A whale frolicks in the waters off B.C. (Black Press file)

Thermal imaging cameras eye Salish Sea in hopes of better detecting whales

Cameras installed at BC Ferries’ terminal on Galiano Island, and off southern Gulf Islands

BC Ferries supports a one-year scientific study that aims to provide better detection of whales in the waters off Galiano Island.

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Fisheries and Oceans Canada, with the University of Erlangen in Germany and Woods Hole Oceanographic Institution in Massachusetts will run a year-long pilot project seeing if automated thermal imaging cameras, when used in combination with visual and acoustic detection, can be used to efficiently detect whales.

BC Ferries’ role in the project is to host the thermal imaging cameras at their Galiano Island terminal at Sturdies Bay.

The cameras will be active 24/7 and the study aims to improve detection rates of whales in the Salish Sea, even at night.

ALSO READ: BC Ferries’ marine super talks dodging whales

“As a stakeholder in the Salish Sea, BC Ferries has a responsibility to understand how our activities may affect marine mammals in general and the Southern Resident Killer Whales in particular,” said Mark Collins, BC Ferries’ president and CEO.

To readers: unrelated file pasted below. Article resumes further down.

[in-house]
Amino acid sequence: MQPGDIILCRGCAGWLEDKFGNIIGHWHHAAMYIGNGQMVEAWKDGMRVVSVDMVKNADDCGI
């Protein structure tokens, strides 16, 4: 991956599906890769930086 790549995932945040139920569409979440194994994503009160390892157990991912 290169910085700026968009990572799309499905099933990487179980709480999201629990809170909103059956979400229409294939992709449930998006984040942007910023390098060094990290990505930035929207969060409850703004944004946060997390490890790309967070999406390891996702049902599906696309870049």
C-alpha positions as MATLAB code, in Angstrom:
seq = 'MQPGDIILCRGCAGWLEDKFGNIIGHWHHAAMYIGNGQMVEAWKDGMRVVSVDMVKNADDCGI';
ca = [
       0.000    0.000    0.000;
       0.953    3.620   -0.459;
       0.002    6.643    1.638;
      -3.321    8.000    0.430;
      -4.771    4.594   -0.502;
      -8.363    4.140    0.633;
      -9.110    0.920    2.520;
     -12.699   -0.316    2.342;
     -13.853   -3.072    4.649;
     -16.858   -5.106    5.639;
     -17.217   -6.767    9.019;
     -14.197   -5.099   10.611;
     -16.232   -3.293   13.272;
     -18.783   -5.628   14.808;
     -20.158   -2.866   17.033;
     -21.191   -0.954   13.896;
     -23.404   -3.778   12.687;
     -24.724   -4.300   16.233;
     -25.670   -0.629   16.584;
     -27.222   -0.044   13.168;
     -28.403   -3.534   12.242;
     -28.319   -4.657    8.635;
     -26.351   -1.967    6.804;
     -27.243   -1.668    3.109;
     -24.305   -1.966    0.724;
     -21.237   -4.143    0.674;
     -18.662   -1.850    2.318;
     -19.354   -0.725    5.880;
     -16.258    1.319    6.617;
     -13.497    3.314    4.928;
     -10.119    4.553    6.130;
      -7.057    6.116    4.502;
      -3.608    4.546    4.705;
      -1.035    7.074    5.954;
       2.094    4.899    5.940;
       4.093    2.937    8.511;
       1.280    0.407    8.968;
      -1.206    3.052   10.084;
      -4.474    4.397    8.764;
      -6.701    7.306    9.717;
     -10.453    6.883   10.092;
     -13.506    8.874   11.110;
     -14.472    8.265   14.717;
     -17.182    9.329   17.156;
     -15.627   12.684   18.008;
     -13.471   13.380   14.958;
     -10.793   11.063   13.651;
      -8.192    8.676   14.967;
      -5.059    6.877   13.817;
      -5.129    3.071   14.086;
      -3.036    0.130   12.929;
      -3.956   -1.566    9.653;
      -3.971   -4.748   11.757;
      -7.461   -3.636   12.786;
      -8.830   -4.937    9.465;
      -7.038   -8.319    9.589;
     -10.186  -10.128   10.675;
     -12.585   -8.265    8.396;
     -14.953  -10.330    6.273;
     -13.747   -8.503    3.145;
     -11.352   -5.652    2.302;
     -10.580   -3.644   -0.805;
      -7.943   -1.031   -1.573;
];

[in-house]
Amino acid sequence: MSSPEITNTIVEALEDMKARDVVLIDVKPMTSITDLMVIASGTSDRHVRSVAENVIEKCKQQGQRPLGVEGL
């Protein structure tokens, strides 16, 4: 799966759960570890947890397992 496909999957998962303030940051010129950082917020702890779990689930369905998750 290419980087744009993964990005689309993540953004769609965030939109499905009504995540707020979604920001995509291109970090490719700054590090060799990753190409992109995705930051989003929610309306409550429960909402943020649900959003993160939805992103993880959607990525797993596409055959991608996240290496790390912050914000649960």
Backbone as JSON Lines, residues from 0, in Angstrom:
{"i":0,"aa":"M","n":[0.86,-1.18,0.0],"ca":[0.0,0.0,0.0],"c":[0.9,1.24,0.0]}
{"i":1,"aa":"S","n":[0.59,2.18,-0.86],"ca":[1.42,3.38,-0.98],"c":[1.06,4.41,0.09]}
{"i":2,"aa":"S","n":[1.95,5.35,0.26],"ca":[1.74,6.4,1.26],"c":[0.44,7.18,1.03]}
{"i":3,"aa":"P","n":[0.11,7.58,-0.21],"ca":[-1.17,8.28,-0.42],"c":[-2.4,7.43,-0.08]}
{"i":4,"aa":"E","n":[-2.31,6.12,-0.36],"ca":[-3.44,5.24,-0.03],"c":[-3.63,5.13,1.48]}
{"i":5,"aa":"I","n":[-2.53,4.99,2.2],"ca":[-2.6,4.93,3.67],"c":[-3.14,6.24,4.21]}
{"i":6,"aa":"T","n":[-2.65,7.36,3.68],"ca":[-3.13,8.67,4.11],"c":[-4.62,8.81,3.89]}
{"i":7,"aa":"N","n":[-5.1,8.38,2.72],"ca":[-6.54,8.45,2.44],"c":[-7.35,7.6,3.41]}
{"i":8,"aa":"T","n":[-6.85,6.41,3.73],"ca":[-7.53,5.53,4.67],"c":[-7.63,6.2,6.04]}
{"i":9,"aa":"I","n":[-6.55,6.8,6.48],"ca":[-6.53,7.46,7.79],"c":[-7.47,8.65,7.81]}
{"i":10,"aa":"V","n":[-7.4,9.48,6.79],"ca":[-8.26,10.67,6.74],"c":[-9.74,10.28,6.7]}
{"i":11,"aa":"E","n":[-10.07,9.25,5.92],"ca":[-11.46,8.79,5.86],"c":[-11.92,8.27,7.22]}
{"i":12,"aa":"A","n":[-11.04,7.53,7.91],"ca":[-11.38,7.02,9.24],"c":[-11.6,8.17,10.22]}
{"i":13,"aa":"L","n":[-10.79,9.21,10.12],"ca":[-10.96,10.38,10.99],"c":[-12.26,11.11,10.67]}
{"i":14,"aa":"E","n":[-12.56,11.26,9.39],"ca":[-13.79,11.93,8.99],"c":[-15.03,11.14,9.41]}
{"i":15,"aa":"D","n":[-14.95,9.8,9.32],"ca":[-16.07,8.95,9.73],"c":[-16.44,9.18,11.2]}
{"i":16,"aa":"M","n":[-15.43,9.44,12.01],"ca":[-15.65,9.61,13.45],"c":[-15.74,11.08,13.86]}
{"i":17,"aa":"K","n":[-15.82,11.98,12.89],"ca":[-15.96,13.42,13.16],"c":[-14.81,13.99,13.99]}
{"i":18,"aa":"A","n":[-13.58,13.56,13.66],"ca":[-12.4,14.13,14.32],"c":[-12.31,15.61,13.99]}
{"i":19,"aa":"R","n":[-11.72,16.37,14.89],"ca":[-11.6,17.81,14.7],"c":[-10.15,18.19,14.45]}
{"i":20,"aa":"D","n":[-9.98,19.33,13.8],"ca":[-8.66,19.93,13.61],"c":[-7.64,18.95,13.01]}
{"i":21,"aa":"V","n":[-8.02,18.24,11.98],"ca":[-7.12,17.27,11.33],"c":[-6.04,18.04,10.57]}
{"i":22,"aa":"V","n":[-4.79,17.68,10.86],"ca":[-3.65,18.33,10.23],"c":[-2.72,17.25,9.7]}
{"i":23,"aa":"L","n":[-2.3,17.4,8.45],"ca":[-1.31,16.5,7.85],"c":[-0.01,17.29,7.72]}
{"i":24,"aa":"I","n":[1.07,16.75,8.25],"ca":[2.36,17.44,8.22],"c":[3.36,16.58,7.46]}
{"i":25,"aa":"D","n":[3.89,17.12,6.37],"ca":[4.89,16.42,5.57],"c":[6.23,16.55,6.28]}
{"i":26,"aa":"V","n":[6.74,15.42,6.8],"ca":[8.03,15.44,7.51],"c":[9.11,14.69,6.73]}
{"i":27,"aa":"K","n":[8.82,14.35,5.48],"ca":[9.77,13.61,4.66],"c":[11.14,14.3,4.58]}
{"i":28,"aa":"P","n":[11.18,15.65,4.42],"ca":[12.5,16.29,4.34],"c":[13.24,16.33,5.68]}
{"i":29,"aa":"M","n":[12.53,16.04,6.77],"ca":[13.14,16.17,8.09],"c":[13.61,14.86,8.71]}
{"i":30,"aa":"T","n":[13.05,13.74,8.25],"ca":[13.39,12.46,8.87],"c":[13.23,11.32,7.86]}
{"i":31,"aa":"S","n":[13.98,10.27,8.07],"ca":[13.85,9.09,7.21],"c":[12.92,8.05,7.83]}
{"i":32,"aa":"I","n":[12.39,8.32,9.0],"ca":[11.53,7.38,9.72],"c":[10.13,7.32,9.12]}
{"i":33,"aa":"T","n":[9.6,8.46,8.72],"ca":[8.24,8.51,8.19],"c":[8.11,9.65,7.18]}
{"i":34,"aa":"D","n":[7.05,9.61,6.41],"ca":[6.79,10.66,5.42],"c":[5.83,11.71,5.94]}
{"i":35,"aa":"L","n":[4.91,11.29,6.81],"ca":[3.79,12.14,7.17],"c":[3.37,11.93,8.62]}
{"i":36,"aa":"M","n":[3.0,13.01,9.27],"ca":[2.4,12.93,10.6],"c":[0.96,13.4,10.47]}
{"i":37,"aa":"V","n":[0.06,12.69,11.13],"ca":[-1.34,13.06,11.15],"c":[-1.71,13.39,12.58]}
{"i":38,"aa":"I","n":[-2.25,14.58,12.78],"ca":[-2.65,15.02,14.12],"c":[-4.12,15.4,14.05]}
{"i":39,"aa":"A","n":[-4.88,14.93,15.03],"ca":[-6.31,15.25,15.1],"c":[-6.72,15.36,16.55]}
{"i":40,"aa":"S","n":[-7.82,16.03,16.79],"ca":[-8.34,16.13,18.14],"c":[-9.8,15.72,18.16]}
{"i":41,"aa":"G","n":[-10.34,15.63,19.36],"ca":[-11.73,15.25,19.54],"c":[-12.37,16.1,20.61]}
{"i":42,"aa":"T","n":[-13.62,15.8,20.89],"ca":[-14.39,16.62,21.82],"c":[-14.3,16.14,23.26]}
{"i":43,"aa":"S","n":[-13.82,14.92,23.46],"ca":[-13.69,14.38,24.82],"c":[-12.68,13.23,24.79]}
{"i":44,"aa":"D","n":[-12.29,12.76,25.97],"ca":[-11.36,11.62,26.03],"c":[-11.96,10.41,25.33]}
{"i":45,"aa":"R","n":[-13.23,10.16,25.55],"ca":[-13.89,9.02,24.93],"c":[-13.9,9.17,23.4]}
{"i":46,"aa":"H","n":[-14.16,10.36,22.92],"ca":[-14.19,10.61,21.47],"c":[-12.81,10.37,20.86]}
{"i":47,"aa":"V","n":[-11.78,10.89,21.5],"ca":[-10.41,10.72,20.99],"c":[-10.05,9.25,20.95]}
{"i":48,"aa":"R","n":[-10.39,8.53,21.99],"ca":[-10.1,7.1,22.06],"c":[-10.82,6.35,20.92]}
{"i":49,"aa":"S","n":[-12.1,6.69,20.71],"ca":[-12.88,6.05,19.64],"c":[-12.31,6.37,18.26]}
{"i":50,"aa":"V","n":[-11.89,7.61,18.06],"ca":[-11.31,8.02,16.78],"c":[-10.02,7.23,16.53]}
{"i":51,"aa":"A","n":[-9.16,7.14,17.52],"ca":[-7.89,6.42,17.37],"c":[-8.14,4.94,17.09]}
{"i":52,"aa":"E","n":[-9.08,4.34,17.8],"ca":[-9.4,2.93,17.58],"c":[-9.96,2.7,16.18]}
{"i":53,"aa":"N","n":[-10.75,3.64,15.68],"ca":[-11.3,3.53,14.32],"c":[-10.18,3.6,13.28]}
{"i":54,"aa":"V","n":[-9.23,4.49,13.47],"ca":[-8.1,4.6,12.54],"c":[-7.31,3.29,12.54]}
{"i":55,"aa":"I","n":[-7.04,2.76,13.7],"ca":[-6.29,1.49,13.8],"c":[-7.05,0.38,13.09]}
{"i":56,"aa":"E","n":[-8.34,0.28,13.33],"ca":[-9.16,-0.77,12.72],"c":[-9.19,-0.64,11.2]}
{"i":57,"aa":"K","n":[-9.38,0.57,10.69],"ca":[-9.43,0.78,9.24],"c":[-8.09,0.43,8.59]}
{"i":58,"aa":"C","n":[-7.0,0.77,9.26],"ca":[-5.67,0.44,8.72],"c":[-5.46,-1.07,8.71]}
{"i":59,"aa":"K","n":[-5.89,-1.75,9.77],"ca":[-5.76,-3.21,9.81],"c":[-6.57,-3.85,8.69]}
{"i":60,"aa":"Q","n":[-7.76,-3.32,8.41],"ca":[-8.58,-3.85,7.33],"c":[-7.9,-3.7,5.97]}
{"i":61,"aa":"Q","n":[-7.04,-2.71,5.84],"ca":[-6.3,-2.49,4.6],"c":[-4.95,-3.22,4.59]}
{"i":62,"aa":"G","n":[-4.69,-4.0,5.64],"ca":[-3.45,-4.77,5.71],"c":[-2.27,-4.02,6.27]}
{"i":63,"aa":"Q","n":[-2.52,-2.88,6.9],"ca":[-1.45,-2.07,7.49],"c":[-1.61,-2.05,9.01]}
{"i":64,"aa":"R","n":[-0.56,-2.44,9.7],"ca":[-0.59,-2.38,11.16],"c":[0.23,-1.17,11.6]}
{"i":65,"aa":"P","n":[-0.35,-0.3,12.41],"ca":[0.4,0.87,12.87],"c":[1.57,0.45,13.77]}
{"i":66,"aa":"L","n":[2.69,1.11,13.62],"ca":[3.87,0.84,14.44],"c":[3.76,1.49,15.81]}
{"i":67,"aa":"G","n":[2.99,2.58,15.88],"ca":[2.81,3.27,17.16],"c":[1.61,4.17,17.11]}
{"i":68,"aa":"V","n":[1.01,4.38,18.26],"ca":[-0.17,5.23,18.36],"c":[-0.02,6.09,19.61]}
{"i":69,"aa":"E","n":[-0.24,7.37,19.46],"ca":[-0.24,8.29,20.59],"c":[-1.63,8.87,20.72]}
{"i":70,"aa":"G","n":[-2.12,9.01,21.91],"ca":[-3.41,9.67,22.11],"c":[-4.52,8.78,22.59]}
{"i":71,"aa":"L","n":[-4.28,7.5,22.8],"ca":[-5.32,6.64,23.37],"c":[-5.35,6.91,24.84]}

“Our deck crews are always on the lookout for marine mammals, and we voluntarily report sightings to the B.C. Cetacean Sightings Network to help researchers gather information. We believe it is important to support research projects such as this one, as the marine community in general will benefit from these findings.”

The cameras were set up in June and detect temperature to differentiate between marine mammals, ships and the surrounding water.

Thermal imaging cameras are also in place near the international shipping lane in Boundary Pass, which separates the Southern Gulf Islands from the San Juan Islands in Washington State.

ALSO READ: Eighth dead whale washes up on B.C. coast

If the pilot is successful, the cameras could be used to alert ships, like BC Ferries vessels, to the presence of Southern Resident Killer Whales (SRKW) and humpbacks, allowing captains to make quick decisions in slowing down or avoiding where whales are present.

“Our crews have standing permission to deviate away from whales at the captain’s command when safe to do so. Vessels can also slow down, if deviation is not possible in confined waters,” adds Collins. “We are committed to working with scientists and whale researchers to identify new ways we can operate our ships to protect whales, while still meeting our obligations to the communities we serve.”

For more information on the variety of projects BC Ferries are involved with visit bcferries.com.

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